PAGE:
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Laura Pollán, a human rights activist who founded Ladies in White, a Cuba-based group of female relatives of political prisoners, is being posthumously honored by the National Endowment for Democracy on Wednesday evening.
Pollán, who died in October, had been a high school teacher with no involvement in politics until her husband, Héctor Maseda, became one of 75 anti-regime activists arrested by Cuban authorities in 2003 as part of a crackdown on dissidents.
Her initial small gatherings in her home with the wives, mothers and daughters of other political prisoners became the Ladies in White – so called because of the all-white attire of the women – and held weekly marches in Havana. In Spanish, they are called Las Damas de Blanco.
Laura Pollán and the quiet dignity of the Ladies in White have courageously voiced the core desire of the Cuban people and of people everywhere to live in liberty.
Pollán became one of the best-known and most vocal opposition figures in Cuba, risking arrest herself, and reprisals of others acting on behalf of the Communist regime.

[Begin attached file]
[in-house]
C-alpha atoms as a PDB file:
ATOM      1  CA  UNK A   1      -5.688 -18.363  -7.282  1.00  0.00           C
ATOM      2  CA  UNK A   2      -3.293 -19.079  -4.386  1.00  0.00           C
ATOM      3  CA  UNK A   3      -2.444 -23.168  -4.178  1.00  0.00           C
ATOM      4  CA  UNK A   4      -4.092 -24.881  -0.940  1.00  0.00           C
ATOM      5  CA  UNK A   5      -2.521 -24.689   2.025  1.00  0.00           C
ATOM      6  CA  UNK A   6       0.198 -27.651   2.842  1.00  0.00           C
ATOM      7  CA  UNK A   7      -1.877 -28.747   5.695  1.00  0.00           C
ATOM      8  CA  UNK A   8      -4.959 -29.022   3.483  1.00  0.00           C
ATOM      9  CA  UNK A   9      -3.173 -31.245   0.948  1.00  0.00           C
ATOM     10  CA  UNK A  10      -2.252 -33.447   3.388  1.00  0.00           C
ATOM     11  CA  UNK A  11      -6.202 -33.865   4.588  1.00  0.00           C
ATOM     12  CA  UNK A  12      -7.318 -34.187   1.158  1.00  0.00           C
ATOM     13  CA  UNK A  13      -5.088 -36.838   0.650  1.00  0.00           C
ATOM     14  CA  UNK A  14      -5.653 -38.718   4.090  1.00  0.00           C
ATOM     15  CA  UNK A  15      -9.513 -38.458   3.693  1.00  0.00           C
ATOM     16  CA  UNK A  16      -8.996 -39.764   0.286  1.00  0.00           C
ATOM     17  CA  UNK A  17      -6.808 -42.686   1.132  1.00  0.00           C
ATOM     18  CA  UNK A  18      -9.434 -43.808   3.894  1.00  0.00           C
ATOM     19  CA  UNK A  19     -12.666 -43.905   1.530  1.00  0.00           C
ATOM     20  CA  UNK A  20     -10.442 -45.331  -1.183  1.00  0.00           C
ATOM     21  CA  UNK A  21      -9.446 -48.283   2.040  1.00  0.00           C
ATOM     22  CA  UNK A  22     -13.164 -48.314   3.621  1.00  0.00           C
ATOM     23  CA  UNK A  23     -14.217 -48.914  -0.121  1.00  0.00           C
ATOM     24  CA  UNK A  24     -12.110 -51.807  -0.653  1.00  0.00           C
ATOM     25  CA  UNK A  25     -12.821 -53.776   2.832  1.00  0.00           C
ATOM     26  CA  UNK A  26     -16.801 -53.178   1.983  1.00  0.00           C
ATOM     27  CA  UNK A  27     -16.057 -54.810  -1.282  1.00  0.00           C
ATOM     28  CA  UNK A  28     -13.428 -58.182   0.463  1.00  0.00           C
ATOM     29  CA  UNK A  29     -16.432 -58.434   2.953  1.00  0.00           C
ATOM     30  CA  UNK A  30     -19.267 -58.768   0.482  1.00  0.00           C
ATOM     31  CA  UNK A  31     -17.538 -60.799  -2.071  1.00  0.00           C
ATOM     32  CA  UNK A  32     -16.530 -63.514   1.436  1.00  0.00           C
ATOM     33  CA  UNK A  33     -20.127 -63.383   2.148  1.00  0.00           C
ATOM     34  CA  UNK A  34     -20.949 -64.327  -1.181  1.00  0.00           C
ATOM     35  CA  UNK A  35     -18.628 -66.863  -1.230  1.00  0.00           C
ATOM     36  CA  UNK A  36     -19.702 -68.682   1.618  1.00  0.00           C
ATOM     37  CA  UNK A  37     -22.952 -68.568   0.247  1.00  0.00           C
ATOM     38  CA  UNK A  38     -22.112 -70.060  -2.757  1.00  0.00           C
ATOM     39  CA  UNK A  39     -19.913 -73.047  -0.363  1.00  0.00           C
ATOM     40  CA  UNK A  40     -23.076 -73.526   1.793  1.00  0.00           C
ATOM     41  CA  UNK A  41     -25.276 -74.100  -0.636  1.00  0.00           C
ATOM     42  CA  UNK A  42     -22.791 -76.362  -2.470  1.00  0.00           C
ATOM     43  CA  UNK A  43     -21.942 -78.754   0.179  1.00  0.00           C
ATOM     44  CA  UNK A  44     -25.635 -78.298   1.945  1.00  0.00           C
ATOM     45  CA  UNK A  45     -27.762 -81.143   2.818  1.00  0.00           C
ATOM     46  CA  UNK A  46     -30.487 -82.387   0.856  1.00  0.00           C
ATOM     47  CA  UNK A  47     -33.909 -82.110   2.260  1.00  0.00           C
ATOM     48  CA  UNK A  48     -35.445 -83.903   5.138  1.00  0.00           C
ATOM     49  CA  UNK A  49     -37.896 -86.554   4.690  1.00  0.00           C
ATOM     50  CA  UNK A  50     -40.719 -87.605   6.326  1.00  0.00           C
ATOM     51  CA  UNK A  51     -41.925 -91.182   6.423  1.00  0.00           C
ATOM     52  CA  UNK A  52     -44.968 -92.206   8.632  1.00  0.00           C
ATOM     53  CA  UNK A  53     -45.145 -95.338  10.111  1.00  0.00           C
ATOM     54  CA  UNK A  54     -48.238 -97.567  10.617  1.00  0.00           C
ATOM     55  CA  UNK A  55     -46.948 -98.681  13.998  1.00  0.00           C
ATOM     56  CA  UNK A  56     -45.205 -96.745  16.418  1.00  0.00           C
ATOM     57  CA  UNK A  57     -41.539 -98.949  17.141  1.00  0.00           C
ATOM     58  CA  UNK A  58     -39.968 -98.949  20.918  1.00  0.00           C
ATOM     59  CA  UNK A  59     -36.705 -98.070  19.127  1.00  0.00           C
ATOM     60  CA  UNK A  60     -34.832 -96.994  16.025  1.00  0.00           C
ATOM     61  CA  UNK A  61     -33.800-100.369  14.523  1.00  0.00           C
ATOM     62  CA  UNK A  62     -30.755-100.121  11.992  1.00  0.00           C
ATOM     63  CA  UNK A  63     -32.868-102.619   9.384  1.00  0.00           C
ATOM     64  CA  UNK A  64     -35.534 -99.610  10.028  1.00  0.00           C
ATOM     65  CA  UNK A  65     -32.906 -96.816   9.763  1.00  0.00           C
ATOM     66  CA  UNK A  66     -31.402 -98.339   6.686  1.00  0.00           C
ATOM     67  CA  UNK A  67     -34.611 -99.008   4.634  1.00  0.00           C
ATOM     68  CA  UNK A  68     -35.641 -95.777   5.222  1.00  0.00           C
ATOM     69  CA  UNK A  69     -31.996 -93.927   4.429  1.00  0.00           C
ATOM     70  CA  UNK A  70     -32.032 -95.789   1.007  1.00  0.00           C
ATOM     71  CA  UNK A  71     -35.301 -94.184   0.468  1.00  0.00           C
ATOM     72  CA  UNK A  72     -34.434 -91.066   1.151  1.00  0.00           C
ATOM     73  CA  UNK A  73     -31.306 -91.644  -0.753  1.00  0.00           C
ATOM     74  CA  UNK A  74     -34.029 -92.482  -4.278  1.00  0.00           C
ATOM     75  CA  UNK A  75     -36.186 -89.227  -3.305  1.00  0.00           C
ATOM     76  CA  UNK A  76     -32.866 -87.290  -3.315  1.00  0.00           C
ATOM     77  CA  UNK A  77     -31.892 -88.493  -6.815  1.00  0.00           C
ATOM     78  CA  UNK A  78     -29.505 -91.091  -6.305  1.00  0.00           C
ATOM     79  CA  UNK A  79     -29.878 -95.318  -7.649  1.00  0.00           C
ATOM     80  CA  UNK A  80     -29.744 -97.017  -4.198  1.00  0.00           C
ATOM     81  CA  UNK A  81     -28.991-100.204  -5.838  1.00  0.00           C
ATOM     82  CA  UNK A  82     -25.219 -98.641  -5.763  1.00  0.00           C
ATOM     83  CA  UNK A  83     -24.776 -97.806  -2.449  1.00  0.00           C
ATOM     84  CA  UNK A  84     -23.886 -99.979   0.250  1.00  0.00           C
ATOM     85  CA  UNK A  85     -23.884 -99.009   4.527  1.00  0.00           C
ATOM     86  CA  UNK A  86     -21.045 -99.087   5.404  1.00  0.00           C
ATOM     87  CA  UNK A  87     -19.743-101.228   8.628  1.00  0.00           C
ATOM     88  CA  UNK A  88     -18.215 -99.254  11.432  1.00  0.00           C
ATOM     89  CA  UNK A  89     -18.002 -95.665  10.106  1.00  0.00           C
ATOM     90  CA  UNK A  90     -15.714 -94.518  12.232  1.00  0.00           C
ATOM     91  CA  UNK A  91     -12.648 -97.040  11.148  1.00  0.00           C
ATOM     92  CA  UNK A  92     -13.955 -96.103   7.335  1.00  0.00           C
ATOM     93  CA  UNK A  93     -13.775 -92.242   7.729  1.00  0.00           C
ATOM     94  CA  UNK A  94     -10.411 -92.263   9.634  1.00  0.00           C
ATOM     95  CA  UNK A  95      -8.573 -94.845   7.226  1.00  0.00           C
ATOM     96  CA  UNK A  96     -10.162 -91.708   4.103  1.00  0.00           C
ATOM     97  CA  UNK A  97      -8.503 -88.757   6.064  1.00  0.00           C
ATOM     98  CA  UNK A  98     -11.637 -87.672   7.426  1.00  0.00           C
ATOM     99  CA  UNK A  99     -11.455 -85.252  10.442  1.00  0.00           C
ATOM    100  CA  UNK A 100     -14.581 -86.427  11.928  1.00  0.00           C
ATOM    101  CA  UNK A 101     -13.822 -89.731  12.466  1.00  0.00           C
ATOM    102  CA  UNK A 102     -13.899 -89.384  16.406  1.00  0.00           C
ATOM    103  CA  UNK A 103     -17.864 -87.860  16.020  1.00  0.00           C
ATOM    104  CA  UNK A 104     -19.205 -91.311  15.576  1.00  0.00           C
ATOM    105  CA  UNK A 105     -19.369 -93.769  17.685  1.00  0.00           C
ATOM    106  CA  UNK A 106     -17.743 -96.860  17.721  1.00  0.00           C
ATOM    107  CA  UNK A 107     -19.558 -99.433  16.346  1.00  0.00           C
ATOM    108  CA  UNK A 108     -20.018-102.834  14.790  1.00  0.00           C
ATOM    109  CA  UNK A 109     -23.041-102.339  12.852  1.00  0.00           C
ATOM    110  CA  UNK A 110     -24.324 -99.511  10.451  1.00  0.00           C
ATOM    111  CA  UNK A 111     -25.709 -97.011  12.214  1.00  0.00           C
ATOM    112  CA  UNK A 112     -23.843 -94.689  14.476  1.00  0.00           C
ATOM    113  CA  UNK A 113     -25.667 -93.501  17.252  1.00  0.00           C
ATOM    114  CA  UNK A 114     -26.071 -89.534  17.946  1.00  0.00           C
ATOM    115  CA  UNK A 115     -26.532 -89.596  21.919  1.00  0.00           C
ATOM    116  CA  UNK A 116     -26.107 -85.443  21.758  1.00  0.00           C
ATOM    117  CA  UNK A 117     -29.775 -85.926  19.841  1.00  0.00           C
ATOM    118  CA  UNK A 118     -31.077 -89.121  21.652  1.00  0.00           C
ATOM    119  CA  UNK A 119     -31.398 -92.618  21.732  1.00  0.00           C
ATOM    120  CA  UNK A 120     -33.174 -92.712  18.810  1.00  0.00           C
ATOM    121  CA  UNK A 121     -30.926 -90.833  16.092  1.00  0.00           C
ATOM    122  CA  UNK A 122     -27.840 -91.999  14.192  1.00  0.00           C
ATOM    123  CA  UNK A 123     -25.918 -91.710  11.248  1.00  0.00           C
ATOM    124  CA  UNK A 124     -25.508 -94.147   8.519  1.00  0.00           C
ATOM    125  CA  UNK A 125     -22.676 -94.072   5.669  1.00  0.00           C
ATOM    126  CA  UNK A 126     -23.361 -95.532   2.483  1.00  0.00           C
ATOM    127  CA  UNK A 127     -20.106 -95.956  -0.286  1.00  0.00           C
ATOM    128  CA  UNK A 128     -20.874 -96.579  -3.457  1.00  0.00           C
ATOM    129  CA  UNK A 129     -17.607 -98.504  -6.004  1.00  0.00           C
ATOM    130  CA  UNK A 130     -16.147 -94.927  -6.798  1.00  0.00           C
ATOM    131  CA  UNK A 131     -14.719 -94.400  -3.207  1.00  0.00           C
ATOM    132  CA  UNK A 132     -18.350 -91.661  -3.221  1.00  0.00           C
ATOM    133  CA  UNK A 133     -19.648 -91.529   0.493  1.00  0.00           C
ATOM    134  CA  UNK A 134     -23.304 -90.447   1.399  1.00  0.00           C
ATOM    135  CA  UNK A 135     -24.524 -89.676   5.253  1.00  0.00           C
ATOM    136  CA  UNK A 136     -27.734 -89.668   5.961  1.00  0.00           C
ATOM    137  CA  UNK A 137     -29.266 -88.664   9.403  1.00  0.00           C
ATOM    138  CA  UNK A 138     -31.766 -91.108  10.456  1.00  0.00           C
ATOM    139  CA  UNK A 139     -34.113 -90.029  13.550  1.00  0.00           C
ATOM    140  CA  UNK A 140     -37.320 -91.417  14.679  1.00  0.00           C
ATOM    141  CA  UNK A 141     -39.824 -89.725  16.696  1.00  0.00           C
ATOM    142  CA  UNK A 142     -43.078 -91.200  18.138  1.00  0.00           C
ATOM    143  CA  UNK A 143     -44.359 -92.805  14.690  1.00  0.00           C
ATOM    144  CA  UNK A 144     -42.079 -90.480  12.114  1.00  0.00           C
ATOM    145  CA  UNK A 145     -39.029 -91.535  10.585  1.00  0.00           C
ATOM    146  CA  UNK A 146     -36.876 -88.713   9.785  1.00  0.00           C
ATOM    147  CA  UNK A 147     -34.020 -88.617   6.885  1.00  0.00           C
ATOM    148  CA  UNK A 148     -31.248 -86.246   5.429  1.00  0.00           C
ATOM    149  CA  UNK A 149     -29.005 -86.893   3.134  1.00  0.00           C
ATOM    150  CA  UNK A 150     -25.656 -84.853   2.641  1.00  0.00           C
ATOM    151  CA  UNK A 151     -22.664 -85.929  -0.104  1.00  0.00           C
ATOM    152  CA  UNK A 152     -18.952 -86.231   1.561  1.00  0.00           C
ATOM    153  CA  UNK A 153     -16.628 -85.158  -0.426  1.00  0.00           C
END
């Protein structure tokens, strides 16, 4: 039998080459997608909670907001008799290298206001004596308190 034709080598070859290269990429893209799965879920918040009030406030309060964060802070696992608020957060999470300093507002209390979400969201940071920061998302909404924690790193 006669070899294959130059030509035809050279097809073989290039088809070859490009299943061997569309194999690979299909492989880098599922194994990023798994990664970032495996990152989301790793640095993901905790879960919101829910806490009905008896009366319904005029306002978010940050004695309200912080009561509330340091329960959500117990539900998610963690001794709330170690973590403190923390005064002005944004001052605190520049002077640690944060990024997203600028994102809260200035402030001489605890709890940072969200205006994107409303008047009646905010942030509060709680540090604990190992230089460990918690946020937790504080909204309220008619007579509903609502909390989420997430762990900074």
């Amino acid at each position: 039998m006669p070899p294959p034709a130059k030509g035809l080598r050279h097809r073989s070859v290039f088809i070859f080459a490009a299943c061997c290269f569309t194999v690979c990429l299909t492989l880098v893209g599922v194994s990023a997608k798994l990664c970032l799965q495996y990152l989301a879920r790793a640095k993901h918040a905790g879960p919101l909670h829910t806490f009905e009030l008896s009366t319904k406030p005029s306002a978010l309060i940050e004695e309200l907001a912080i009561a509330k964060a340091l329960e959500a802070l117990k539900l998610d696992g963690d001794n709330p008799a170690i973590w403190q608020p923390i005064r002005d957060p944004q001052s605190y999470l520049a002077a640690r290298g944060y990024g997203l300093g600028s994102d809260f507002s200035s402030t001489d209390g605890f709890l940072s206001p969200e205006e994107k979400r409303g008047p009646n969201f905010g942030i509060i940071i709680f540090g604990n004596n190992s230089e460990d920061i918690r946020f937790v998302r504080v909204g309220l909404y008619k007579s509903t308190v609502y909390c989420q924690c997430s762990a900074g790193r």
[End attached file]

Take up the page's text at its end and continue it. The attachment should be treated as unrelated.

She is being honored with the Democracy Service Medal, which was first awarded in 1999 to two people: Lech Walesa, former Polish president and founder of the Solidarity trade union movement, and Lane Kirkland, the former president of the AFL-CIO.
In a statement released Wednesday, President Obama said: “Laura Pollán and the quiet dignity of the Ladies in White have courageously voiced the core desire of the Cuban people and of people everywhere to live in liberty."
“Through Laura Pollán’s and the Damas’ brave actions, the world bore witness to the repressive actions of Cuban authorities, eventually leading to the release of political prisoners wrongly jailed in the Spring of 2003,” the president continued. “To Las Damas de Blanco who will watch or listen to today’s ceremony, you have our utmost respect for your efforts to stand up for the rights of the Cuban people.”
Pollán’s husband was released from prison in February – he was among one of the last of the Group of 75, as it came to be known, to be set free.
Pollán and the other Ladies in White continued their weekly marches, expanding the focus to the general practice of jailing dissidents, and human rights violations.
“We are going to continue,” she told the Associated Press. “We are fighting for freedom and human rights. As long as this government is around there will be prisoners, because while they’ve let some go, they’ve put others in jail. It is a never-ending story.”
Elizabeth Llorente can be reached firstname.lastname@example.org